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Key Elements

Involves an experience that is meaningful to the learner, one that can potentially facilitate change in
Involves an experience that is meaningful to the
learner, one that can potentially facilitate change in
knowledge , attitude or skill
16 Key Elements Involves an experience that is meaningful to the learner, one that can potentially
Accompanied by critical thought and reflection about the experience and how it affects previous experience and
Accompanied by critical thought and reflection
about the experience and how it affects previous
experience and learning
16 Key Elements Involves an experience that is meaningful to the learner, one that can potentially
Provides opportunity for learner to decide (consciously or unconsciously) to undertake some kind of action
Provides opportunity for learner to decide
(consciously or unconsciously) to undertake some
kind of action
16 Key Elements Involves an experience that is meaningful to the learner, one that can potentially

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Differences Between Classroom and

Experiential Learning

 

CLASSROOM

EXPERIENTIAL

Learning

Expert: Teachers

Learners, Resource

Resource

Books

Persons, Facilitators

Focus of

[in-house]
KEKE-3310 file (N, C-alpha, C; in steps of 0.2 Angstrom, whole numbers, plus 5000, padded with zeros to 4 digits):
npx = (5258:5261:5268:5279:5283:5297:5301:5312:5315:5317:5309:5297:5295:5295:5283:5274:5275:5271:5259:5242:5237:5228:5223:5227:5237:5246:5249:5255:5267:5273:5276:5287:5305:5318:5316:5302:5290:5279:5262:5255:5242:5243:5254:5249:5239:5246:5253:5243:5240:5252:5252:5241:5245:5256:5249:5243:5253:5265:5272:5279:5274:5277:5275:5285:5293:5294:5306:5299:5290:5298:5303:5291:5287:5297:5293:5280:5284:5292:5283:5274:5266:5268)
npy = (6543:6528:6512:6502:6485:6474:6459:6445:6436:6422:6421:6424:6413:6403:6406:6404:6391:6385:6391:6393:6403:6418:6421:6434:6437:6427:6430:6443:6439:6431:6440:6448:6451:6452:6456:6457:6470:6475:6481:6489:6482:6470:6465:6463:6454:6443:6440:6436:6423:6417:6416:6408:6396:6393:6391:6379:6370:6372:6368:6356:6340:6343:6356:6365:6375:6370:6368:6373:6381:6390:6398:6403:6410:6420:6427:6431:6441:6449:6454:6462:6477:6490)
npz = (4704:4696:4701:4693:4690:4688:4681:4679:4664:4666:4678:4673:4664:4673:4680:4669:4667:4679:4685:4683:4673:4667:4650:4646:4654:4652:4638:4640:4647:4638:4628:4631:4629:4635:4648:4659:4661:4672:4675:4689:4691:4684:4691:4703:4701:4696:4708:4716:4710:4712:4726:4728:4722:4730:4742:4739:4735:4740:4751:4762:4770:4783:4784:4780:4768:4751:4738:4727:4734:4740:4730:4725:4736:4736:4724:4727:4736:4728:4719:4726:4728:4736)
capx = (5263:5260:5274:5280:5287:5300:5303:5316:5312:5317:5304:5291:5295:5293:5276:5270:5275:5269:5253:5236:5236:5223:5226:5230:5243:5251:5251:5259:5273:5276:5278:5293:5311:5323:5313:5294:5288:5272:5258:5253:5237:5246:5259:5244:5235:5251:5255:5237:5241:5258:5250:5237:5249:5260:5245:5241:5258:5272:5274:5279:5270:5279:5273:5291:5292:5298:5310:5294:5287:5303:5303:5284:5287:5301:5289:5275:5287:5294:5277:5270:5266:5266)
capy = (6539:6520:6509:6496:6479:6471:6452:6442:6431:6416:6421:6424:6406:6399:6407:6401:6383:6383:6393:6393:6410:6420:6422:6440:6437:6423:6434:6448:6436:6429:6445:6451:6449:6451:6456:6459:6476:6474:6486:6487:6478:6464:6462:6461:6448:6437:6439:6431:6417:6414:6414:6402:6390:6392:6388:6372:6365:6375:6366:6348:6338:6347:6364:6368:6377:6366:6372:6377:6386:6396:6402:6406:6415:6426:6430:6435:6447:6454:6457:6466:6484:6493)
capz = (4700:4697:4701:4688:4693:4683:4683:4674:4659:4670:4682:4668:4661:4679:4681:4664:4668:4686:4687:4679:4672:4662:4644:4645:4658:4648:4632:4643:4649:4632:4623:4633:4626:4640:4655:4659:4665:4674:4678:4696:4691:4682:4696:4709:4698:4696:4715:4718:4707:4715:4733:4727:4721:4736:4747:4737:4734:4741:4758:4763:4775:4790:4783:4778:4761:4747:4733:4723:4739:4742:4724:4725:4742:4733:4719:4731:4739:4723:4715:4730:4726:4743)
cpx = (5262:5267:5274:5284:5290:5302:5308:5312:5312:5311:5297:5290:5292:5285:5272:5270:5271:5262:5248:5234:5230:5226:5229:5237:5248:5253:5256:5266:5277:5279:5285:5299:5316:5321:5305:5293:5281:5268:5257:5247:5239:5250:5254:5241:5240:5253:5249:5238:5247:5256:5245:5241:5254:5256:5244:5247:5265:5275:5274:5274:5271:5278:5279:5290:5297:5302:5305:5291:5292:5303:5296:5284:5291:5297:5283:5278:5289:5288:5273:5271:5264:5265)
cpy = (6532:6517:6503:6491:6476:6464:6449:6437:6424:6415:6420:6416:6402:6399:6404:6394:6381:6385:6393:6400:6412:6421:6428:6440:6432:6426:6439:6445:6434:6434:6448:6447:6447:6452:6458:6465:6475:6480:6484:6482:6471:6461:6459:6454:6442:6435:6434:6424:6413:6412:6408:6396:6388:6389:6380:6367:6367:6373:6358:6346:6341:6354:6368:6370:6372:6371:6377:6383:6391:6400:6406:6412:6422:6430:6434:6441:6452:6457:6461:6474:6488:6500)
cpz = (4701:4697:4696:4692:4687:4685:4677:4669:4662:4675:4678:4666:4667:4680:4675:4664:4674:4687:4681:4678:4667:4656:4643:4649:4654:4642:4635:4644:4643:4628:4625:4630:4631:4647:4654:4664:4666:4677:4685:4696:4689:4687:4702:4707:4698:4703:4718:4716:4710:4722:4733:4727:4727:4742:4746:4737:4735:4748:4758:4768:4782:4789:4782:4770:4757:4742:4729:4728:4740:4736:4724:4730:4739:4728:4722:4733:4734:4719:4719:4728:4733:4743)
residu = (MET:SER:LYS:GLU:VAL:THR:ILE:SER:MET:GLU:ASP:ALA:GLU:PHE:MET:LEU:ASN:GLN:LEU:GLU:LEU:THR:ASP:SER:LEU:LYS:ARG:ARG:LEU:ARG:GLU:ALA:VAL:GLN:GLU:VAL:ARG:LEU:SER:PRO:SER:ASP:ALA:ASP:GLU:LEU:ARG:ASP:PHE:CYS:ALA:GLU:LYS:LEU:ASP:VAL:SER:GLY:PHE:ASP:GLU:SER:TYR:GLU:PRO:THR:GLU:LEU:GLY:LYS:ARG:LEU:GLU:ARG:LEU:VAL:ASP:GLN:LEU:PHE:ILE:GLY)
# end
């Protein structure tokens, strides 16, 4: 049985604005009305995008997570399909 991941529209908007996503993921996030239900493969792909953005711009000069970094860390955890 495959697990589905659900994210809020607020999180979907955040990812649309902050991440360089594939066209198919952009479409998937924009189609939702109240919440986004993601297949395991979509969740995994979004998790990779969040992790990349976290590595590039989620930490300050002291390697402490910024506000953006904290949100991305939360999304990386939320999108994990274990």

Acquiring

Solving problems,

Learning

knowledge

acquiring efficacy

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CLASSROOM

EXPERIENTIAL

 

Teacher-Student

 

Relationship

Superior-Subordinate

Facilitator-Learner

Learner-Resource

Expert-Novice

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CLASSROOM

EXPERIENTIAL

 
  • 1. Teacher/ Expert TELLS or

lectures

1.Facilitator creates

learning situation

or goes through

Process

  • 2. Teacher DRILLS or practices,

where learner ACTS

elaborates

concrete experience

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CLASSROOM

EXPERIENTIAL

   
  • 2. Learner examines results or experiences/gets FEEDBACK

Process

3. Teacher TESTS

  • 3. Learner REFLECTS on

meaning, implicationof feedback

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CLASSROOM

EXPERIENTIAL

Process

4. Teacher EVALUATES

4. Learner makes CONCLUSIONS and decides on appropriate application back home

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Differences Between Teacher and Facilitator

TEACHER

FACILITATOR

Presents information

Guides discussion

Provides the right answers

Provides the right questions

One-way communication

Two-way communication

Gives assignments

Coordinates learning activities

Dictates Objectives

Melds group goals